Calcium deficiency may be a hormone problem
Florence, 7 May 2015 - The lack of thyroid hormone, produced by the parathyroids, four small glands in the neck near the thyroid, may lead to insufficient calcium in the blood and various other disorders. Until now there has been no specific treatment for hypoparathyroidism but replacement hormone treatment will shortly be available which could significantly improve the quality of life of persons suffering from this problem.
To understand how to use this new treatment, all the world’s major experts will meet in Florence for the International Conference on “The diagnosis, management and treatment ofhypoparathyroidism” which will take place in Florence from 7 – 9 May.
On this occasion, the Guidelines will be established in an area that still lacks indications. These will be the first Guidelines on the problem.
The conference is organised by Florence University, Columbia University of New York, United States, McMaster University of Oakville, Canada, Harvard Medical School of Boston, United States, and the Fondazione Internazionale Menarini.
«The parathyroid glands are small endocrine glands in the neck, positioned near the thyroid. Their function is to produce parathyroid hormone or parathormone (PTH) which contributes to maintain calcium level in the blood» explains Maria Luisa Brandi, lecturer in Endocrinology at Florence University and co-president of the Conference. Parathormone plays a crucial role in the transmission of nervous signals, muscular contraction, blood coagulation and the functioning of various hormones and enzymes. For this reason, its concentrations in the blood must remain relatively steady but calcium deficiency is not always identified. «Suspected hypoparathyroidism is more frequent in acquired forms, due to invasive neck surgery, carcinoma of the thyroid, malignant tumours of the oral cavity, the pharynx, all conditions in which the parathyroids can be removed or destroyed (as in radiotherapy) and in which a secondary consequence is hypoparathyroidism, continues Brandi. «More complex to identify are congenital forms that begin during childhood, even in neonates, in which diagnosis may be delayed. The paediatrician may suspect calcium deficiency in the presence of an autoimmune pathology. For example, a very marked form of oral candidiasis may be a pointer to check calcium concentration in the blood and the parathyroid hormone. After surgery, on the other hand, hypoparathyroidism may lead to a personality change, with memory disorders, a tendency to depression, so that symptoms may be associated with a psychiatric disorder and consequently not adequately treated».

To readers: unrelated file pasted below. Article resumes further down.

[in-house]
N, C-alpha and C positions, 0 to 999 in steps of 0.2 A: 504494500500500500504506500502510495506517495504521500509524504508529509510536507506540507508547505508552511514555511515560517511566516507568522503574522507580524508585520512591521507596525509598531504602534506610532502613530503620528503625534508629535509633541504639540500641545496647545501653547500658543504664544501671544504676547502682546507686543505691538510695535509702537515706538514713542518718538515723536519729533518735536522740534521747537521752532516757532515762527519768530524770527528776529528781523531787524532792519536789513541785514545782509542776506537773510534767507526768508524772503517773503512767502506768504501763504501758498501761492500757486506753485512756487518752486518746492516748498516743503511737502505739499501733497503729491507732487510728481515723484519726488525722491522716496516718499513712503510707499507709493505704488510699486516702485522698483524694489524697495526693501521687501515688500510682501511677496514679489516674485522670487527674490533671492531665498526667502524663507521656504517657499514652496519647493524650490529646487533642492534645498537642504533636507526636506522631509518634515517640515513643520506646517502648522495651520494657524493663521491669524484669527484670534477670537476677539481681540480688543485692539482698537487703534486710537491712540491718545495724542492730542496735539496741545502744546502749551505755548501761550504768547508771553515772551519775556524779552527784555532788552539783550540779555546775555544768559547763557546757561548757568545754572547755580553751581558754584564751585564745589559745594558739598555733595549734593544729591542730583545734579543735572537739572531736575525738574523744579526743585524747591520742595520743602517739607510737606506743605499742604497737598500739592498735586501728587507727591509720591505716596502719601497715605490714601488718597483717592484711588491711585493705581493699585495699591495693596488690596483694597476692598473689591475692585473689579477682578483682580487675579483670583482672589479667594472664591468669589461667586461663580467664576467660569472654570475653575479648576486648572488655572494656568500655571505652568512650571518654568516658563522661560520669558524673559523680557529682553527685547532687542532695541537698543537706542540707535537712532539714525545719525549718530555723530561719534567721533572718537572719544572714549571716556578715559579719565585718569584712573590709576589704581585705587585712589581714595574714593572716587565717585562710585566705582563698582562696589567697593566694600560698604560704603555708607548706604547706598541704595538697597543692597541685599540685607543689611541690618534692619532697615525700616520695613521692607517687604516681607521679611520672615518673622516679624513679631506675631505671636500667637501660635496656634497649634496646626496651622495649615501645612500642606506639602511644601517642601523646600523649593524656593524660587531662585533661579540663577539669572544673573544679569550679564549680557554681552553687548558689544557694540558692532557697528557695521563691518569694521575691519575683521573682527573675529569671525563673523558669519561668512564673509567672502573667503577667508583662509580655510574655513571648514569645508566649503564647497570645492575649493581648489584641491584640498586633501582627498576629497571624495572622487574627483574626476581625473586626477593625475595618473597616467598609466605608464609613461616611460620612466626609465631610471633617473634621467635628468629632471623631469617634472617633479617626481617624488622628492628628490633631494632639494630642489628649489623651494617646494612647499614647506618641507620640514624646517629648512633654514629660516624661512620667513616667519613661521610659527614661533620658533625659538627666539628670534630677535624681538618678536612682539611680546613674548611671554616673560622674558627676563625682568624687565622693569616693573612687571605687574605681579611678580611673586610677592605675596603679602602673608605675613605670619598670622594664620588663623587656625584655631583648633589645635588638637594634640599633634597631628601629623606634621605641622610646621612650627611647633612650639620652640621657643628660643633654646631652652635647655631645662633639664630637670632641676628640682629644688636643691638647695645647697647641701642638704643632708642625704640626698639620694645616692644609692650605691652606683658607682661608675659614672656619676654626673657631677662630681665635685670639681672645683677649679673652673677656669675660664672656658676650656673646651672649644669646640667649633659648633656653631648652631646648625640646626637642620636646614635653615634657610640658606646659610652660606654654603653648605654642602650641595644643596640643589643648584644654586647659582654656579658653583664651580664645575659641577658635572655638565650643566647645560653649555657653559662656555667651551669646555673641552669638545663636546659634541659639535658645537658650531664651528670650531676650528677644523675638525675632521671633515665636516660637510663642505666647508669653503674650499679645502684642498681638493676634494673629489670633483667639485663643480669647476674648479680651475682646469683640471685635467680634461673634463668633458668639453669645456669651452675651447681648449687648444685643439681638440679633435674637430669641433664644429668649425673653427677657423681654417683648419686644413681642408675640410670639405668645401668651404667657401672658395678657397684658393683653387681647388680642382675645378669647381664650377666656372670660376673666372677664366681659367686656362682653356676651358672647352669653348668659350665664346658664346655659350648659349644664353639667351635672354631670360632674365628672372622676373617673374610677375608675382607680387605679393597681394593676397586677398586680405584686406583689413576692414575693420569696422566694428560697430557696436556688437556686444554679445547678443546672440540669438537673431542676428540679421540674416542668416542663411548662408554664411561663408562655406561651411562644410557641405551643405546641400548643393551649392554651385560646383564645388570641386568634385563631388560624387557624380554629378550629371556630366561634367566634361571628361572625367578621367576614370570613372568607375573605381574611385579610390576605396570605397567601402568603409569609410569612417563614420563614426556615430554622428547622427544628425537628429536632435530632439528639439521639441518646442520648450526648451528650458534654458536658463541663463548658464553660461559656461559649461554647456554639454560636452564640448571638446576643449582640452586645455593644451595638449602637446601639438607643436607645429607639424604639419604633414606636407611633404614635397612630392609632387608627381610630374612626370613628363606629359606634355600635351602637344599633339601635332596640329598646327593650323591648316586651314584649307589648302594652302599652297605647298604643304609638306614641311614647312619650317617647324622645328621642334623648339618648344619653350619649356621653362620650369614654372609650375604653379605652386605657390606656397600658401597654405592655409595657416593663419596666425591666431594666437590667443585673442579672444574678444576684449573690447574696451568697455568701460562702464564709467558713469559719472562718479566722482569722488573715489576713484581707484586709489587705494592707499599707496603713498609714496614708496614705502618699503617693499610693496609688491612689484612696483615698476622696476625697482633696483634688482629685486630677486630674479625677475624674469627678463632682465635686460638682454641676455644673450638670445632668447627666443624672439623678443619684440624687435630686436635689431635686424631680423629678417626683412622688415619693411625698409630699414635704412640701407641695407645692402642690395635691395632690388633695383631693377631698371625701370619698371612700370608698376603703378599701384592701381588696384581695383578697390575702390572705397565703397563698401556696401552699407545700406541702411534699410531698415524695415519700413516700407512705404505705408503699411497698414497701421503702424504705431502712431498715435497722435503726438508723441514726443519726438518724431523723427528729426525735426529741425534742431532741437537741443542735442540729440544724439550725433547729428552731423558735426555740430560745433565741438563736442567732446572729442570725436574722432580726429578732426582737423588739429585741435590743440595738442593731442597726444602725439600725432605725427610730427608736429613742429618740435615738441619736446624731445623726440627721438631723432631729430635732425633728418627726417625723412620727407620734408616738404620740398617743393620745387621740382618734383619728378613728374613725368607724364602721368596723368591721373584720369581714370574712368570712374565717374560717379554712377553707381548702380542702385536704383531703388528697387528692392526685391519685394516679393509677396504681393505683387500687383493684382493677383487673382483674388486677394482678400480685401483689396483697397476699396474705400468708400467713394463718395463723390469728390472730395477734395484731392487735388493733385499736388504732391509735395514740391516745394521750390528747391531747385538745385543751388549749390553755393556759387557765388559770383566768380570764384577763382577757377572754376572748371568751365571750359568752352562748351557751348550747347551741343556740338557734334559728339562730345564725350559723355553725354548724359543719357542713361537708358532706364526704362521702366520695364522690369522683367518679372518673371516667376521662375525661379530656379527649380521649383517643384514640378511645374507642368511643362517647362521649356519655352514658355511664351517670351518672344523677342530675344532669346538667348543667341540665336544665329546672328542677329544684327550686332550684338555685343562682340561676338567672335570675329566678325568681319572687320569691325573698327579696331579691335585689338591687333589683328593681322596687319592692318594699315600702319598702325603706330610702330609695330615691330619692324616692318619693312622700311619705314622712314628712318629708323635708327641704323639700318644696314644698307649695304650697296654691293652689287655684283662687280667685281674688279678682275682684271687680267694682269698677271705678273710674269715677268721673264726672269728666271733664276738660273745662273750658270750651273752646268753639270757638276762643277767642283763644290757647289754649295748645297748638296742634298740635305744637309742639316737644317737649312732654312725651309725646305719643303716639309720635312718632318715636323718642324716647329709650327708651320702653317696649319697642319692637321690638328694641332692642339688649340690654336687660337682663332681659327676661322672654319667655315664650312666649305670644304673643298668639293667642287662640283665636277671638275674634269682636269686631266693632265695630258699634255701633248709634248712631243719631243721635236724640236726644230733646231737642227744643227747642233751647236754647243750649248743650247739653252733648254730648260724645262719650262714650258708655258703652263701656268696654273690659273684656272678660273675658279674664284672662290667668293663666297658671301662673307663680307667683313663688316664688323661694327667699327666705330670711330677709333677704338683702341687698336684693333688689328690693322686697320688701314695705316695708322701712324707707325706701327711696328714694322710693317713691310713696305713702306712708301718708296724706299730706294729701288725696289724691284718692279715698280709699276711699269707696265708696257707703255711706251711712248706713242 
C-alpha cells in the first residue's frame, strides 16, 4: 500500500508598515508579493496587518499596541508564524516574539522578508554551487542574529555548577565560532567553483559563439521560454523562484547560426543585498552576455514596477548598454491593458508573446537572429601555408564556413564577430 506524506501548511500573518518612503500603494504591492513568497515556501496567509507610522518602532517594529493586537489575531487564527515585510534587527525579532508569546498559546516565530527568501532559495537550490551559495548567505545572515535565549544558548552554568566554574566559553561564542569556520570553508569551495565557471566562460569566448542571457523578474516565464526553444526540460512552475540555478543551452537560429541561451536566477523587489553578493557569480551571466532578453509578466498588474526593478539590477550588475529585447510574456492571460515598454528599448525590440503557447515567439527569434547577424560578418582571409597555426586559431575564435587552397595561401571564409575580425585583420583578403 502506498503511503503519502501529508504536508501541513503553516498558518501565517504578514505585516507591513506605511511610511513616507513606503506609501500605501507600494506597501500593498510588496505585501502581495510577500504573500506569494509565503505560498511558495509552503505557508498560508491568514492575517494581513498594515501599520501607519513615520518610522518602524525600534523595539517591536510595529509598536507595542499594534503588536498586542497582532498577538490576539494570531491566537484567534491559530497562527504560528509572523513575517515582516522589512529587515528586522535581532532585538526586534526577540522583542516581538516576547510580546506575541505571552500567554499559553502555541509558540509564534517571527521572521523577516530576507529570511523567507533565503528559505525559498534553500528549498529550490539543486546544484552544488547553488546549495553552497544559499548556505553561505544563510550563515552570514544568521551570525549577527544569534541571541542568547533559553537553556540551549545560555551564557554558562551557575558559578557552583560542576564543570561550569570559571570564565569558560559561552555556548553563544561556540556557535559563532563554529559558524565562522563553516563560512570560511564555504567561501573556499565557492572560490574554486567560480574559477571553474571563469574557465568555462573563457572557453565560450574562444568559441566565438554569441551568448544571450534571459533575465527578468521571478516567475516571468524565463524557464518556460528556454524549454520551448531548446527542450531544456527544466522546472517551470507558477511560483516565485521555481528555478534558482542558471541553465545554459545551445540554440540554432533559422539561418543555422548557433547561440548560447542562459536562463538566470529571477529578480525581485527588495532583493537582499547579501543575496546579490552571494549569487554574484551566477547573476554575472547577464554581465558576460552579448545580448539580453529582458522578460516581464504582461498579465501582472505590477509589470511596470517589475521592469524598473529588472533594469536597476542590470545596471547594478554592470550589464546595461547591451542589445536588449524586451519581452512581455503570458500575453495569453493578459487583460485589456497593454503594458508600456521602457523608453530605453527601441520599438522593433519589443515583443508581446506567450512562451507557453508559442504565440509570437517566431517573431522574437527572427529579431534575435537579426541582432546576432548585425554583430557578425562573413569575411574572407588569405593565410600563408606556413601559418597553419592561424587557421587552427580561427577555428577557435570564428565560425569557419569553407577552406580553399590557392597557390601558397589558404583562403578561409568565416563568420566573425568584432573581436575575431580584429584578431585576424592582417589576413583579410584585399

Regrettably, these are not the only symptoms of hypoparathyroidism. In fact, shaking and rigidity, cataracts, cramps and spasms, tingling and numbness of the hands, abdominal pain, cardiovascular disease, heart failure, congestive heart failure (in children with hypoparathyroidism) and sudden death may occur.
Moreover, up until now endocrinologists have not had effective means to contrast the pathology. «The treatment available was a surrogate. We could administer calcium and vitamin D which increases intestinal absorption of calcium, but it was still a surrogate» adds Brandi. «Up until now hypothyroidism was the only endocrine disorder which we could not treat with hormone replacement. We can treat patients with any other endocrine disease with the missing hormone, as in the case of thyroid in which the subjects take thyroid hormones, in the case of suprarenal glands for which suprarenal hormones are administered or sex hormone disorders, for which patients are treated with sex hormones respectively for ovaries or testicles. Fortunately, in the immediate future, thanks to the new recombinant parathyroid hormone based-drug, we shall be able to improve the quality of life also for persons with hypoparathyroidism».